The Low-Risk Way to Buy Asia
Foreign stocks have lost much more than U.S. stocks in the bear market -- and emerging markets have suffered most of all. But the economies of many emerging markets are still growing faster than those of most developed countries. When stocks recover, emerging markets, particularly those in Asia, could well lead the charge.
Trouble is, the extreme volatility of emerging-markets funds, especially those that focus on Asia, often provokes investors to sell at the wrong times -- and lures them into buying at the wrong times, too. Take the "Asian contagion" crisis of 1997-98. The MSCI Emerging Markets Stocks index lost 43% in 1997, then tumbled another 23% in 1998. By the time the index surged 59% in 1999, not many investors were around to realize the rewards.
Matthews Asian Growth & Income (symbol MACSX) seeks to lessen the risks of emerging-markets investing. "The goal of the fund is to mitigate the volatility of Asia ex-Japan yet to provide some participation in the growth of the region," says co-manager Andrew Foster. The fund, launched in 1994, is just a little more volatile than Standard & Poor's 500-stock index. By comparison, Matthews Pacific Tiger (MAPTX), another excellent Asia fund, is twice as volatile as the S&P 500.
Matthews Asian Growth & Income, which recently reopened to new investors, has more than accomplished its goals. In 1997-98, it lost only 24%. Year-to-date through December 8, it lost 36%. Obviously, that's nothing to brag about, but consider that both the MSCI Emerging Markets and MSCI Emerging Asia indexes plummeted 57%. Against other funds that invest everywhere in Asia but Japan, the Matthews fund ranks in the top 1% so far this year, according to Morningstar. And, for what it's worth, the Matthews fund has lost one percentage point less than the S&P 500.
But the fund plays pretty good offense, too. Over the past five years, it has returned an annualized 7.2%, putting it in the top 30% of its peer group. Over the past ten years through November 30, it returned an annualized 13.7%, putting in the top 1%.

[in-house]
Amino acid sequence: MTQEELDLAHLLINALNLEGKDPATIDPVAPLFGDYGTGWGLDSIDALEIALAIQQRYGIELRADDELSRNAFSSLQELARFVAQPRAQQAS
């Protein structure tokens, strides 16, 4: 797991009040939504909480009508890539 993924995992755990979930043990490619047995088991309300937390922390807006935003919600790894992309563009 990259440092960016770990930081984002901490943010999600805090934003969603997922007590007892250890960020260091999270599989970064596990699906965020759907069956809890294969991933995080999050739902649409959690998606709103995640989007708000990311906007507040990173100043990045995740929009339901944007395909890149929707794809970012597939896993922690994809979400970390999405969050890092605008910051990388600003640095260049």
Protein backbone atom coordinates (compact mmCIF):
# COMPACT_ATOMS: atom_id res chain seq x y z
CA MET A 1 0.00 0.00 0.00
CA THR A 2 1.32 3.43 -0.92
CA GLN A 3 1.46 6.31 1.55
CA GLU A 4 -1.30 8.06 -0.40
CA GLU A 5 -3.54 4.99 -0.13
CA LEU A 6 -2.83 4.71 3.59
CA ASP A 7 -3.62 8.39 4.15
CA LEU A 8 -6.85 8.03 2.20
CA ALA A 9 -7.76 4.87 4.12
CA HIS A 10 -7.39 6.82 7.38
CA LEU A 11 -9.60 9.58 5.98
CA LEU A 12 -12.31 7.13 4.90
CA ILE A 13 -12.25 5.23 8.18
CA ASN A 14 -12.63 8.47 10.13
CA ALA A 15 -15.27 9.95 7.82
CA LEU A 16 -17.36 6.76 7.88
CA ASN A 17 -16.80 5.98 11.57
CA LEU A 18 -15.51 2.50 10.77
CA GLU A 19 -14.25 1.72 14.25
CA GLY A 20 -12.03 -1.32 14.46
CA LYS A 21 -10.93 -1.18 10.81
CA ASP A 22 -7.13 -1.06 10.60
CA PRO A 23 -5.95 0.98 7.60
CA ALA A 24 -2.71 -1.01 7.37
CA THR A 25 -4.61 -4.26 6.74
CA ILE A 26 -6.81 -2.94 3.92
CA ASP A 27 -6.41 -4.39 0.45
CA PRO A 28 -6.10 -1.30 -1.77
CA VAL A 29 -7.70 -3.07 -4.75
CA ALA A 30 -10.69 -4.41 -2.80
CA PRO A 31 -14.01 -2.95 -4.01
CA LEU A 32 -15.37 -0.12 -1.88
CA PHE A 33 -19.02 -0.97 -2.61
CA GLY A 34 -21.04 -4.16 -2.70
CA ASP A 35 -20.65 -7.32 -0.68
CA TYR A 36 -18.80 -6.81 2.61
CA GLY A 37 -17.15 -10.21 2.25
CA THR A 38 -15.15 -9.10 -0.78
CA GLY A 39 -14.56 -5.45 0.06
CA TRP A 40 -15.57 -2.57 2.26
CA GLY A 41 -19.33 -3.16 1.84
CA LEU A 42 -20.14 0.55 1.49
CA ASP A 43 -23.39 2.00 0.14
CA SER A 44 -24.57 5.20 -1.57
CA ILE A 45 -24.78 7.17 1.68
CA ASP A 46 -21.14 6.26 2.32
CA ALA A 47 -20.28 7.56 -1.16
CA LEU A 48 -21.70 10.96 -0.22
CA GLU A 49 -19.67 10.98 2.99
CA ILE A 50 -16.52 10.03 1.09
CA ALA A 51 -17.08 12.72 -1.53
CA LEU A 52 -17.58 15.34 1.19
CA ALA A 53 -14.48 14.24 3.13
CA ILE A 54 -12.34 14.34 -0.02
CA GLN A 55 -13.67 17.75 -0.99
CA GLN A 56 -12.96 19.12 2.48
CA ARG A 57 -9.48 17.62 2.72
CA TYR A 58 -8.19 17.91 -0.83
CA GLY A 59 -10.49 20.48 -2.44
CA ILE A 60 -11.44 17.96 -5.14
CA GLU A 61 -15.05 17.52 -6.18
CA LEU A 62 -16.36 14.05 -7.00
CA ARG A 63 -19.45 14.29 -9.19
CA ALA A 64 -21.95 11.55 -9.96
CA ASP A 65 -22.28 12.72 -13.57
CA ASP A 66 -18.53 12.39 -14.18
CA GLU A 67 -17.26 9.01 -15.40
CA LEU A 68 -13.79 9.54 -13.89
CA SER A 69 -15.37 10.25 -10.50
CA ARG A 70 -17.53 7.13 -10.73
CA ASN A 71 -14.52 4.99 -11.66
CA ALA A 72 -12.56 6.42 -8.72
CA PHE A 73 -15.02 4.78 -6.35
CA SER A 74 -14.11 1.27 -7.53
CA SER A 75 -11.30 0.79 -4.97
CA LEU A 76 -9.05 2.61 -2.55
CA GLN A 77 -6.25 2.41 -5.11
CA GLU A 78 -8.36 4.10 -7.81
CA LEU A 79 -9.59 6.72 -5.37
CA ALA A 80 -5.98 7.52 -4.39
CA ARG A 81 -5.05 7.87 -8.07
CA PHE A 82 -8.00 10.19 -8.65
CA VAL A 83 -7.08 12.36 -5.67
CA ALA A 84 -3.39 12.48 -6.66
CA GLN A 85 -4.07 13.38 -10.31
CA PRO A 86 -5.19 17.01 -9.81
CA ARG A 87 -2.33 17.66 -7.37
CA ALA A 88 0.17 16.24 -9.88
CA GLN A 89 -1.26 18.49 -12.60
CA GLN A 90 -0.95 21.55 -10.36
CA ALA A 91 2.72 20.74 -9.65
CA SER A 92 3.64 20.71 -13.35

The fund cuts risk by sticking to income-paying securities. At last report, it had about 70% of its assets in dividend-paying stocks and the remainder in convertible securities. Convertibles are hybrids-sort of half bond, half stock. Like bonds, they pay interest, but they can be converted into shares of stock at a preset price. Thus, they offer some of the risk reduction of bonds and some of the growth potential of stocks.
Foster, 34, has been co-manager since 2005, but the other co-manager, firm founder Paul Matthews, has been with the fund since its inception. From then through December 8, the fund returned an annualized 9% despite Asia's booms and busts.
Matthews' professionals -- the firm employs 18 managers and analysts altogether-spend most of their time investigating companies. "We're company aficionados," Foster says. But unlike some bottom-up managers, they study the bigger picture, too. "The micromanager who doesn't realize there's a major currency implosion is going to get burned," Foster adds.
Foster has been finding a lot of value in beaten-down financial stocks as well as in real estate. "Asian financials have been hurt by the U.S. subprime crisis, but not nearly as badly as U.S. financials," he says. "Asia isn't the epicenter of the crisis, and countries and companies have record levels of cash."
The fund has about 25% of its $1.1 billion in assets in financials, 18% in consumer-discretionary companies, 18% in telecom and 11% in technology. Geographically, the fund has 35% of its assets in China, 13% in Singapore, 9% each in South Korea and Taiwan, and 8% in India.
Top positions include HSBC Holdings PLC (HBC), the British-based banking giant that has a huge business in Asia; SK Telecom (SKM), South Korea's largest wireless-phone-service provider; and Taiwan Semiconductor Manufacturing. TSM's American depositary shares yield about 6%.
The fund doesn't trade a lot. Stocks typically stay in the portfolio four or five years. But turnover has increased recently because of the opportunities -- and dangers -- presented by the financial crisis.
Like the rest of the world, Asia is struggling to cope with its effects. Foster expects Asian countries to move aggressively to spur growth; most run trade and fiscal surpluses, and banks and other corporations are awash in cash. "Most economies are in strong fiscal positions to spend money," he says.
Ditto for consumers. China has already unveiled a $586-billion infrastructure-spending plan to boost its economy. Foster sees Asia's economies continuing to grow, albeit at a more moderate rate than before the financial crisis.
I think these economies will continue to provide the world's fastest growth for a long time to come. And Matthews Asia Growth & Income provides a terrific, low-risk way to profit from that growth.
Steven T. Goldberg (bio) is an investment adviser and freelance writer.